Today news – much of it presented as opinion rather than the relating of facts – is available 24 hours a day on several television channels. In the United States there can be found broadcasts of news from a variety of nations, in a variety of languages, presenting a variety of viewpoints, at any time of the day or night. This is a relatively new phenomena of television which began in the late twentieth century. Before CNN launched on the first day of June, 1980, the idea of a twenty-four hour a day broadcast of nothing but news was unheard of, and its founder, Ted Turner was regarded as taking an unwarranted risk in attempting such an enterprise.
Only twenty years earlier, televised news was still in its infancy, with the three main networks in the United States competing with each other and with evening newspapers to present the pressing issues of the day to their audiences. Twenty years after CNN went on the air, evening newspapers had all but vanished in the United States, and even the morning papers in most major cities found themselves unable to compete with the twenty-four hour a day broadcasts and up to the minute reporting at online news sites and on social media. Whether one was of liberal viewpoint or conservative, the criticism of news as reported on television became another factor in the polarization of American society.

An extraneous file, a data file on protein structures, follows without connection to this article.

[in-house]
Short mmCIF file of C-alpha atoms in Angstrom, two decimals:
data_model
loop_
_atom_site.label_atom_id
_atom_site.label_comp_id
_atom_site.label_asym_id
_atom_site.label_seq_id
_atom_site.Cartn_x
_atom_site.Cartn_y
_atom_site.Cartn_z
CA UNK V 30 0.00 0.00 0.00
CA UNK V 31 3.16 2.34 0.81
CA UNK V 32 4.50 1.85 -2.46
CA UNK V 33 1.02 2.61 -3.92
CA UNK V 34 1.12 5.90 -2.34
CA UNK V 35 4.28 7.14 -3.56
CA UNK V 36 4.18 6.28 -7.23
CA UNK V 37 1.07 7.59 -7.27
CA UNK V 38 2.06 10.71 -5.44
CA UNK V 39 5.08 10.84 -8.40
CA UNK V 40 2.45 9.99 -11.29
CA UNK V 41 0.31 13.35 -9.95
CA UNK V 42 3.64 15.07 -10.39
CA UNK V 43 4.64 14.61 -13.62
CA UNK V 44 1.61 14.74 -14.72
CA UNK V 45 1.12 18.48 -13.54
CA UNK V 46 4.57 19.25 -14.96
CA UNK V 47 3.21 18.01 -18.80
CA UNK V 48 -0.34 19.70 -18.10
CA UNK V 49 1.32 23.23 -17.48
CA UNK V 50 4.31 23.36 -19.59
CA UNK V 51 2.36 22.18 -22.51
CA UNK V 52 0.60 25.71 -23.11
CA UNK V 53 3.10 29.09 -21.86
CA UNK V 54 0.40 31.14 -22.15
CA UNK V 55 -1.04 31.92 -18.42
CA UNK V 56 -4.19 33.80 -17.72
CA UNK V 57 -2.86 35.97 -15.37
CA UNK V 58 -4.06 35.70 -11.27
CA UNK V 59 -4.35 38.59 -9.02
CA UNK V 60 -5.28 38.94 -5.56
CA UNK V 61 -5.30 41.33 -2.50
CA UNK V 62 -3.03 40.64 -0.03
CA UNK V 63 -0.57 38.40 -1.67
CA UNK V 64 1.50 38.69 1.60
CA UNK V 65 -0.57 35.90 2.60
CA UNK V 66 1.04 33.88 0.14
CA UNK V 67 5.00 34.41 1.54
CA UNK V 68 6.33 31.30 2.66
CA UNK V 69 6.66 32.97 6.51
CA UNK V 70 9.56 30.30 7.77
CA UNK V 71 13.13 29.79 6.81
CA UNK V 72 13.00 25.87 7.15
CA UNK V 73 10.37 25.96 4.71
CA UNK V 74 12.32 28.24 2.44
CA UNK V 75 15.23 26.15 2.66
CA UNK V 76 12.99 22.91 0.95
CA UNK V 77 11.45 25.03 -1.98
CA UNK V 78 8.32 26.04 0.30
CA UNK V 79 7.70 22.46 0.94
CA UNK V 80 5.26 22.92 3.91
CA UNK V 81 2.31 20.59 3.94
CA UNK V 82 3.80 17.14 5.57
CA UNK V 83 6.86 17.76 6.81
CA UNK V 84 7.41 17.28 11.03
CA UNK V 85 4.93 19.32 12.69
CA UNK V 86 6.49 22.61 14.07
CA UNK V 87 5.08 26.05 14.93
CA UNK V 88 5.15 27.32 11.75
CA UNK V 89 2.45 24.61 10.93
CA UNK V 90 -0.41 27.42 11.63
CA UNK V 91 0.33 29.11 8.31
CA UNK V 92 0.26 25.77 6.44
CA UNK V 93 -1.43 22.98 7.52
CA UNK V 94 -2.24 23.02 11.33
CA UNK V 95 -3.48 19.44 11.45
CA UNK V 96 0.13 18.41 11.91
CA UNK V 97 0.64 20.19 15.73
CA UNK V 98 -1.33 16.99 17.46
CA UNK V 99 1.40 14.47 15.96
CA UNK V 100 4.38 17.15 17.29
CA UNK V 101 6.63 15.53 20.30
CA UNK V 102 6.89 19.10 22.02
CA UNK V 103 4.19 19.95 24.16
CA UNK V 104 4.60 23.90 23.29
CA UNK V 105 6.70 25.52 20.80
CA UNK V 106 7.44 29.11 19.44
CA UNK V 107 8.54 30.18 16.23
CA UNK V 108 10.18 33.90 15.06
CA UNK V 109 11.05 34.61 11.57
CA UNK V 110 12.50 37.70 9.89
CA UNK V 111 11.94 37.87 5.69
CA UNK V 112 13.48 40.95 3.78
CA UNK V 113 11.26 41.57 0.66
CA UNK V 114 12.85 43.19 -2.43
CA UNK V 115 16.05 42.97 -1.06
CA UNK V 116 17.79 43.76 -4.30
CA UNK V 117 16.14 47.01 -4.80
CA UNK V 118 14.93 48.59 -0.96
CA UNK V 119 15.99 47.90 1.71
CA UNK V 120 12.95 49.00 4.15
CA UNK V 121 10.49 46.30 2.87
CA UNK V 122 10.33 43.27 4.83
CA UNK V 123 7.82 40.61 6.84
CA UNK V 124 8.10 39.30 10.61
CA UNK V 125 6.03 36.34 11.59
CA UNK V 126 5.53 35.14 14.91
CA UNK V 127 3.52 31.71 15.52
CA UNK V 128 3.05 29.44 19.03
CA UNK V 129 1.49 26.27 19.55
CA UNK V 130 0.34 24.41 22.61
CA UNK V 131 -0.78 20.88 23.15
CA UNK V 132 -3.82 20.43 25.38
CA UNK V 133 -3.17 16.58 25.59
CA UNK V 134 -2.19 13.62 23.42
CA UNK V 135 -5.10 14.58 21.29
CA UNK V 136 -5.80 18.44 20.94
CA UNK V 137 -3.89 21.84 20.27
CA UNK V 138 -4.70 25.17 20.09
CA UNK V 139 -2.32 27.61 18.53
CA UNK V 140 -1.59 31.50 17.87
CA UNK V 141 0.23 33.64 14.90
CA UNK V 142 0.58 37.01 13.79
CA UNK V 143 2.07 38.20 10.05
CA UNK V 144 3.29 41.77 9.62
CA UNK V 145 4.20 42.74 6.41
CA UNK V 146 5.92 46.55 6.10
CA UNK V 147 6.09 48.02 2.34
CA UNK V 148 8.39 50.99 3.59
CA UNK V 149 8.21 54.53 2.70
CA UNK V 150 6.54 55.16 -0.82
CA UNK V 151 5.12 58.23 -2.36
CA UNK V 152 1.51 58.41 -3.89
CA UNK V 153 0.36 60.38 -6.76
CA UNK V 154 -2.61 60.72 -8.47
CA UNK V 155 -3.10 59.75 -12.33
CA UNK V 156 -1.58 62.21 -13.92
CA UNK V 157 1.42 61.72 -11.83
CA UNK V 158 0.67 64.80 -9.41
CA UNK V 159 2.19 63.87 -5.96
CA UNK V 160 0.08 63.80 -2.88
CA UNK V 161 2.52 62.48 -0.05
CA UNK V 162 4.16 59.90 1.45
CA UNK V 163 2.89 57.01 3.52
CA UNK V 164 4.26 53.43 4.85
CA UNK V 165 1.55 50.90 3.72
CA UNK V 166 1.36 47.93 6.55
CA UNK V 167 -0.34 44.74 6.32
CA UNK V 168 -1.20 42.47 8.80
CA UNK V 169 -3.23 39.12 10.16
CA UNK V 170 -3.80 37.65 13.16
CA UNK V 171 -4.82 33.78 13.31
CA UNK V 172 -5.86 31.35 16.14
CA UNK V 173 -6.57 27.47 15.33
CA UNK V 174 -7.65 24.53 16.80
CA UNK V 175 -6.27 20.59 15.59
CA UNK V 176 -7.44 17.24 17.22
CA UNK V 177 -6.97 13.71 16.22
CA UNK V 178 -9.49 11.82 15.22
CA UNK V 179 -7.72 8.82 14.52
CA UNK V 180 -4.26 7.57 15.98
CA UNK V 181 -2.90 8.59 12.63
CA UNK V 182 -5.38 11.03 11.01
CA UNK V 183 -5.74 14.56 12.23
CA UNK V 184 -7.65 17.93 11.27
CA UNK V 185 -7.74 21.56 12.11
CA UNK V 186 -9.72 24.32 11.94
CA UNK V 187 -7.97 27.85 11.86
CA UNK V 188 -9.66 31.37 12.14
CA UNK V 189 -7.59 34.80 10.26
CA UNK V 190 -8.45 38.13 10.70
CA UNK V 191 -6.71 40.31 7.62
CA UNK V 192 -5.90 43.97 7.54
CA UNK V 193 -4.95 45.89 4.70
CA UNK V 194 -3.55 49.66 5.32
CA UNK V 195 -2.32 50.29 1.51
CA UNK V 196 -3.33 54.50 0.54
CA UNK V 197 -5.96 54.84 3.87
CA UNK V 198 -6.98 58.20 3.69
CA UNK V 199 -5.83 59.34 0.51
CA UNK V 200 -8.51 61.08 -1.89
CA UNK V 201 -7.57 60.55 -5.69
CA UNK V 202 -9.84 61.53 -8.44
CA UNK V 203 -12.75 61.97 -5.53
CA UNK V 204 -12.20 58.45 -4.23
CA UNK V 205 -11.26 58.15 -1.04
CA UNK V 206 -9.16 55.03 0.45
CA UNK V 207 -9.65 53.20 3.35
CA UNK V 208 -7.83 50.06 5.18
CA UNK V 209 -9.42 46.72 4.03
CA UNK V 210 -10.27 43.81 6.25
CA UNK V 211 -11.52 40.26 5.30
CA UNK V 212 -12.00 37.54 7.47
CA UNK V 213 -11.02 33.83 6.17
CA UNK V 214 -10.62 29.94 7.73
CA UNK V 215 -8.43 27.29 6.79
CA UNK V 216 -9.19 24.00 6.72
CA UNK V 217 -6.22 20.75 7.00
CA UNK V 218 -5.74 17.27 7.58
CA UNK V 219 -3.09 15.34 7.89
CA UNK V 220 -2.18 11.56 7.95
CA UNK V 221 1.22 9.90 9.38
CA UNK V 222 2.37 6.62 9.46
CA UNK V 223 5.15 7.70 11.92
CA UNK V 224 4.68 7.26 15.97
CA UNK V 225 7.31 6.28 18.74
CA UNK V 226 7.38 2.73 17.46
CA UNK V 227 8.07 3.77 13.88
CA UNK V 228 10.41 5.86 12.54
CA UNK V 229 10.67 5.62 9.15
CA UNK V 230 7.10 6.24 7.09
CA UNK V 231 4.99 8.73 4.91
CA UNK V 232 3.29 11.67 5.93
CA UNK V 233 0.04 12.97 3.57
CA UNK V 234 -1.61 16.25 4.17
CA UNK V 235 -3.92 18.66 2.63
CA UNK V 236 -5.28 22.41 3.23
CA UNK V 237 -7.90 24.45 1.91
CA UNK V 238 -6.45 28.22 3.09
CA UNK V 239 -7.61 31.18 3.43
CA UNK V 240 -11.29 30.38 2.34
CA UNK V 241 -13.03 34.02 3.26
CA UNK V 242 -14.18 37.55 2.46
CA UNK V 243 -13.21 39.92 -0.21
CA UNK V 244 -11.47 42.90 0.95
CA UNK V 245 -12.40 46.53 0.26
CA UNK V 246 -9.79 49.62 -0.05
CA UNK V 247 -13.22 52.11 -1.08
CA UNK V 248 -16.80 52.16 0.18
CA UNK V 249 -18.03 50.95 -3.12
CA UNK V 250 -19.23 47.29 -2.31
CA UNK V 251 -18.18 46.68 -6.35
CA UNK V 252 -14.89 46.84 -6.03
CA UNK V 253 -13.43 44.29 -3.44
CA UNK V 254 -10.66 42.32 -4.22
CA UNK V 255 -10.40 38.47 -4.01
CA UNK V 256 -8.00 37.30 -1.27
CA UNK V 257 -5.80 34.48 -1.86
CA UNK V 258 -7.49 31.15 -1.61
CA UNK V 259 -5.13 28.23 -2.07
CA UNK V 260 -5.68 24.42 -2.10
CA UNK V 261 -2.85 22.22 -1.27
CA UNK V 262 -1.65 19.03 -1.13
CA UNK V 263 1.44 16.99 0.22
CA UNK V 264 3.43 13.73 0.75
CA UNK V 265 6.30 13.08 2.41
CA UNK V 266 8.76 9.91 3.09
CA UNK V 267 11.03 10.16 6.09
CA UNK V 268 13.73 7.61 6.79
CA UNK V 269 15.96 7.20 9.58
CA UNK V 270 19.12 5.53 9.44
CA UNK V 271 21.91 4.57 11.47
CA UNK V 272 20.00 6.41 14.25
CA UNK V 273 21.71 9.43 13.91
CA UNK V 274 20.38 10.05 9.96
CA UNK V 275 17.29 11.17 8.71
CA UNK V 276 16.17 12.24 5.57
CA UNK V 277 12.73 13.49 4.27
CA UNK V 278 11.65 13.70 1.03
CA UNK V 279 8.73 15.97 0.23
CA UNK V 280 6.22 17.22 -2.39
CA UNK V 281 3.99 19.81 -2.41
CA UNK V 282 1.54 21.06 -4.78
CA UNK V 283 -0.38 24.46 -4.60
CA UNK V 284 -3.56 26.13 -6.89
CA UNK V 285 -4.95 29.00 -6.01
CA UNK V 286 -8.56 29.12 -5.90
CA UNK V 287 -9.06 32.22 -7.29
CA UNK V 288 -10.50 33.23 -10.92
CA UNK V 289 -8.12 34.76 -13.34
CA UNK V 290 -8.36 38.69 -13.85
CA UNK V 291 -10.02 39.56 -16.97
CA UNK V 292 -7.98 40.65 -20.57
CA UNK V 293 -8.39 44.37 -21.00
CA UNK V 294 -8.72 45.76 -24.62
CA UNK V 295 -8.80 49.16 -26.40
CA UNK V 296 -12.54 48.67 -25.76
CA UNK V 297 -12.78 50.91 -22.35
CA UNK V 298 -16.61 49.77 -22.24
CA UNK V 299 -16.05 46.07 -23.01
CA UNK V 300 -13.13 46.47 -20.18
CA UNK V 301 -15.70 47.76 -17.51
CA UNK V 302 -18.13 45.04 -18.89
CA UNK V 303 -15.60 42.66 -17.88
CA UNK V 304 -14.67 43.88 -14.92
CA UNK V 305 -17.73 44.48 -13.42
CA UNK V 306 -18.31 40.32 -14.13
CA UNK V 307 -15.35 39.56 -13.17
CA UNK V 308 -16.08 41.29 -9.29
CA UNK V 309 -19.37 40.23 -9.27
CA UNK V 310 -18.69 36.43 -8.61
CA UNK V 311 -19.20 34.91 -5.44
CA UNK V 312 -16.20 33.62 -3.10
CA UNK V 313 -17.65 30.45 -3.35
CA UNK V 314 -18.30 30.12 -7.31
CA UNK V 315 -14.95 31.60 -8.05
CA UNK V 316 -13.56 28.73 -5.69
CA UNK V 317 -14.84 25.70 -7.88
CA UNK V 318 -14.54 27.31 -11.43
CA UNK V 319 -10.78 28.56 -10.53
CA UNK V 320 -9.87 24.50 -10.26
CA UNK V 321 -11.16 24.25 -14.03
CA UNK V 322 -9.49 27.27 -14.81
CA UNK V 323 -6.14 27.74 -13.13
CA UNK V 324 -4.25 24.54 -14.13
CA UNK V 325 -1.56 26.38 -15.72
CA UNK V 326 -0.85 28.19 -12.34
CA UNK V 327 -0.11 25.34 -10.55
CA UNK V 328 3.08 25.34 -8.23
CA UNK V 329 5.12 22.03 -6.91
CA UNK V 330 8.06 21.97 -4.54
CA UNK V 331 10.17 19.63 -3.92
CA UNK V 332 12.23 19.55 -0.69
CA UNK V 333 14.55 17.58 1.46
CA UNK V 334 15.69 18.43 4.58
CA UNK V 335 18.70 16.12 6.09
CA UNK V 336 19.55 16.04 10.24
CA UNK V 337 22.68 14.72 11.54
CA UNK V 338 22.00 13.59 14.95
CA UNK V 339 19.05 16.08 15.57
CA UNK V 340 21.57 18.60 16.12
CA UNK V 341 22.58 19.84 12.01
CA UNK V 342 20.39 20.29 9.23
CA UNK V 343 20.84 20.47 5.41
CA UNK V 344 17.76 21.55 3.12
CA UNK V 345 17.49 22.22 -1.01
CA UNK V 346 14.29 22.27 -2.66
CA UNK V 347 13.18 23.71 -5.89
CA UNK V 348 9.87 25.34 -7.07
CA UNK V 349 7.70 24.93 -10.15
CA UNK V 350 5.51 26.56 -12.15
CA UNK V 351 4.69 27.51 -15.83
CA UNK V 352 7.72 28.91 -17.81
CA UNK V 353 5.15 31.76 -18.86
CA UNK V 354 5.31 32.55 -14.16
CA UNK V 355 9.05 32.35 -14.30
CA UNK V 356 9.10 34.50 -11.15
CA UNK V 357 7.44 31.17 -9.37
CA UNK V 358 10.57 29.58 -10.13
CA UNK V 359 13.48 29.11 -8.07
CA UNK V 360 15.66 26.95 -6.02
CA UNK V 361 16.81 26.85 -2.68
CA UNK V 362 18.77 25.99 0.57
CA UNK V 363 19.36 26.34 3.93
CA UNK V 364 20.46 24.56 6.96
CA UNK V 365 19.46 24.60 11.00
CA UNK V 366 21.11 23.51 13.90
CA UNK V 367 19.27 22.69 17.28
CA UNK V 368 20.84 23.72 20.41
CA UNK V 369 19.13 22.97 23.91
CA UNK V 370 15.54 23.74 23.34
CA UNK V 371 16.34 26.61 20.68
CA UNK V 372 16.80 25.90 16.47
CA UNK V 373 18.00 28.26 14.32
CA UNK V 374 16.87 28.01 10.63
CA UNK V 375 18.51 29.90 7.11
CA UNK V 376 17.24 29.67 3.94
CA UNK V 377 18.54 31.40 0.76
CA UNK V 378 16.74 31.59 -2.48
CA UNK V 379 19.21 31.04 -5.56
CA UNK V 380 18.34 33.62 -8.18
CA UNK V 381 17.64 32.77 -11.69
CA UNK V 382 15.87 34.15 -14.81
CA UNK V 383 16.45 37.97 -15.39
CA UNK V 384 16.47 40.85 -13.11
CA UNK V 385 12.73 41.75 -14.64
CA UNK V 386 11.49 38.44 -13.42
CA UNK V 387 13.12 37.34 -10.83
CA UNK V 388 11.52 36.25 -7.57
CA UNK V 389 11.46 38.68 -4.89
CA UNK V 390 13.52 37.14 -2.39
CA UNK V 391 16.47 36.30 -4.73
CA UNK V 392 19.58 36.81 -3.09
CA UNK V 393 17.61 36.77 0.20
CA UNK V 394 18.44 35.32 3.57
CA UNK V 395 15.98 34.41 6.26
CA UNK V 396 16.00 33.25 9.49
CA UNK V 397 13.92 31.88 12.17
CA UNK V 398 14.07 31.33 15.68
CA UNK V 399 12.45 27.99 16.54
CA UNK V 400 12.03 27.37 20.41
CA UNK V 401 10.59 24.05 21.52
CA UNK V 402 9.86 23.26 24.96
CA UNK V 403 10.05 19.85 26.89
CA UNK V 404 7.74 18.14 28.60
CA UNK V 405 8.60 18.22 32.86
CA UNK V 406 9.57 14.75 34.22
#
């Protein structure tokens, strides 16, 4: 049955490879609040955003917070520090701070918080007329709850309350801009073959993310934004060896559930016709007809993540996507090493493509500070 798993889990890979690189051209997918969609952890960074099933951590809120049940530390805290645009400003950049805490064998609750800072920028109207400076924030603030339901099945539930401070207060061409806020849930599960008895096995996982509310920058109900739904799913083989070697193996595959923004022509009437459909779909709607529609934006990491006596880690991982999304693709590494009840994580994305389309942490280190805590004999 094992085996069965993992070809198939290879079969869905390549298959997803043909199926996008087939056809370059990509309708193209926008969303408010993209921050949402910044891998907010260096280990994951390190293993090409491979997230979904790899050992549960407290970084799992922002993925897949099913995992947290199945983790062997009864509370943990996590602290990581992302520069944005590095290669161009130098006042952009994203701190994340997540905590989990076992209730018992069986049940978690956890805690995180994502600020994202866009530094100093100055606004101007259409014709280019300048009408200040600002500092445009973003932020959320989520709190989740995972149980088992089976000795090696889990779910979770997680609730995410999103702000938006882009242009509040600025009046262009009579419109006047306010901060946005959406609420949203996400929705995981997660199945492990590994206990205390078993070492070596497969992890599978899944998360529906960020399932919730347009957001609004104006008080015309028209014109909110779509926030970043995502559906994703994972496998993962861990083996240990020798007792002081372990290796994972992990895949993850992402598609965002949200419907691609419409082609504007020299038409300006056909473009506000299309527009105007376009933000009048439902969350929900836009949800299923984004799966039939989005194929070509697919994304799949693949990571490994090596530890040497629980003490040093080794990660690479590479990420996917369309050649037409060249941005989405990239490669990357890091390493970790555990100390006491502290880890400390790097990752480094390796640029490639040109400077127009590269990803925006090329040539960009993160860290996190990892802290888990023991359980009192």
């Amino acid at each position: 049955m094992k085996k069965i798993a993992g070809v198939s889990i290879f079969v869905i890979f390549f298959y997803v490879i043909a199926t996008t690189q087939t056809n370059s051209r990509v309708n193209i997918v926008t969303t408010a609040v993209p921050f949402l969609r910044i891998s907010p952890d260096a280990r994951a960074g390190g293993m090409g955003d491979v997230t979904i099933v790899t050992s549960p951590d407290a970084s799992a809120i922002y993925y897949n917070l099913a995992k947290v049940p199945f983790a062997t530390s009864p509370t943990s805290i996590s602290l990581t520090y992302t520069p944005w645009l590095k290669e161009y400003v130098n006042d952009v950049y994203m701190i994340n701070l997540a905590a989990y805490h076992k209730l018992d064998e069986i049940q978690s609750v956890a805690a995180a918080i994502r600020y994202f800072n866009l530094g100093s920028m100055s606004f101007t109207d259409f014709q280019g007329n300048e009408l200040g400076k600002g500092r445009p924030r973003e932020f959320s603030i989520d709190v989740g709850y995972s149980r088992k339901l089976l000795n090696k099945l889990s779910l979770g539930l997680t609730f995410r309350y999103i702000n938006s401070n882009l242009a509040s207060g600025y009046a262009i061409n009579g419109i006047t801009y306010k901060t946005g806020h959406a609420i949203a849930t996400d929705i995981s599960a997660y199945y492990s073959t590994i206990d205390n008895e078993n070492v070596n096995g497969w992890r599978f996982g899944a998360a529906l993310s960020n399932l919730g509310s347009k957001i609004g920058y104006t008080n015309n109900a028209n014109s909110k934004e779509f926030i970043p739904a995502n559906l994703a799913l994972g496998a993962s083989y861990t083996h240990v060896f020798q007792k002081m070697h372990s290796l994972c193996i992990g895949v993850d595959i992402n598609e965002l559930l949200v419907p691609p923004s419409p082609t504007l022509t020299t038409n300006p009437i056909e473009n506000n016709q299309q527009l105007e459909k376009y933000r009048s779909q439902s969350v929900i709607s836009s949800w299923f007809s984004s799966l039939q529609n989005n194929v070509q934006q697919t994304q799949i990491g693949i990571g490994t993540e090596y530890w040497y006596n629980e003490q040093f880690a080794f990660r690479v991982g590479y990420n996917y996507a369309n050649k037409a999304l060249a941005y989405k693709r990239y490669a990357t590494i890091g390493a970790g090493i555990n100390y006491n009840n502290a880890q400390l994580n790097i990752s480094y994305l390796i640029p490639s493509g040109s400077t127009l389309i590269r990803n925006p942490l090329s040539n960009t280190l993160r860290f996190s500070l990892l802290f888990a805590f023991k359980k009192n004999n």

Here is how televised news in America evolved over the decades to the juggernaut it became in the twenty-first century.
1. Televised news began before America entered the Second World War
Before the Second World War Americans gathered their news from radio and newspapers. All major cities and most small towns had morning and evening newspapers, frequently several of them, and all of them published multiple editions throughout the day. Radio broadcasts often read these newspapers on the air, and supplemented them with additional breaking information. Chicago’s WGN – a call sign which stands for World’s Greatest Newspaper – was owned by the same company which owned the Chicago Tribune, for example, and the two news outlets supplemented each other on air and in print. Editorial slant in reporting the news was inevitable.
Television entered the news business in 1940, when New York’s WNBT (today’s WNBC) simulcast Lowell Thomas’s nightly NBC Radio broadcast. The program lasted but a few months and was available only in the city of New York and its outlying areas. In 1941, WCBT (WCBS today) went on the air with daily news broadcasts, the first in mid-afternoon and the second at 7.30 PM, with the news read by Richard Hubbell. There was no film, no video, no on-site reporting, and little in the way of graphics, other than an occasional reference to a map, which was placed on an easel behind the news reader. Occasionally it was replaced by a photograph. The war in Europe was a major source of reporting, as it was on the radio.